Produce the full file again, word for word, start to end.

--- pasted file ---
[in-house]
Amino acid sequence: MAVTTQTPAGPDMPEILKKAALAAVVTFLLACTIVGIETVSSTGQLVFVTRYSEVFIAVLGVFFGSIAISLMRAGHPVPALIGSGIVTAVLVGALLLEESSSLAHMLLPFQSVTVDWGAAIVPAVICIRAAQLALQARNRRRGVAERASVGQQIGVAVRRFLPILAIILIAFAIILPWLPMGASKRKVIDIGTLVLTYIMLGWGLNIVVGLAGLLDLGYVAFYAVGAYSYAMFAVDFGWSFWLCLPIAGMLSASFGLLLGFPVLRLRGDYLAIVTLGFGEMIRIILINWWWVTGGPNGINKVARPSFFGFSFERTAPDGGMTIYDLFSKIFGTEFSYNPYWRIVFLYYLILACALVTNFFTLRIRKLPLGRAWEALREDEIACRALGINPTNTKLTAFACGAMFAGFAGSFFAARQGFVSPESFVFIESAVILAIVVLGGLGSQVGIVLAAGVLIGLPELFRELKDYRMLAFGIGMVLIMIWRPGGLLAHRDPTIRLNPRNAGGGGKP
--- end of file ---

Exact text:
[in-house]
Amino acid sequence: MAVTTQTPAGPDMPEILKKAALAAVVTFLLACTIVGIETVSSTGQLVFVTRYSEVFIAVLGVFFGSIAISLMRAGHPVPALIGSGIVTAVLVGALLLEESSSLAHMLLPFQSVTVDWGAAIVPAVICIRAAQLALQARNRRRGVAERASVGQQIGVAVRRFLPILAIILIAFAIILPWLPMGASKRKVIDIGTLVLTYIMLGWGLNIVVGLAGLLDLGYVAFYAVGAYSYAMFAVDFGWSFWLCLPIAGMLSASFGLLLGFPVLRLRGDYLAIVTLGFGEMIRIILINWWWVTGGPNGINKVARPSFFGFSFERTAPDGGMTIYDLFSKIFGTEFSYNPYWRIVFLYYLILACALVTNFFTLRIRKLPLGRAWEALREDEIACRALGINPTNTKLTAFACGAMFAGFAGSFFAARQGFVSPESFVFIESAVILAIVVLGGLGSQVGIVLAAGVLIGLPELFRELKDYRMLAFGIGMVLIMIWRPGGLLAHRDPTIRLNPRNAGGGGKP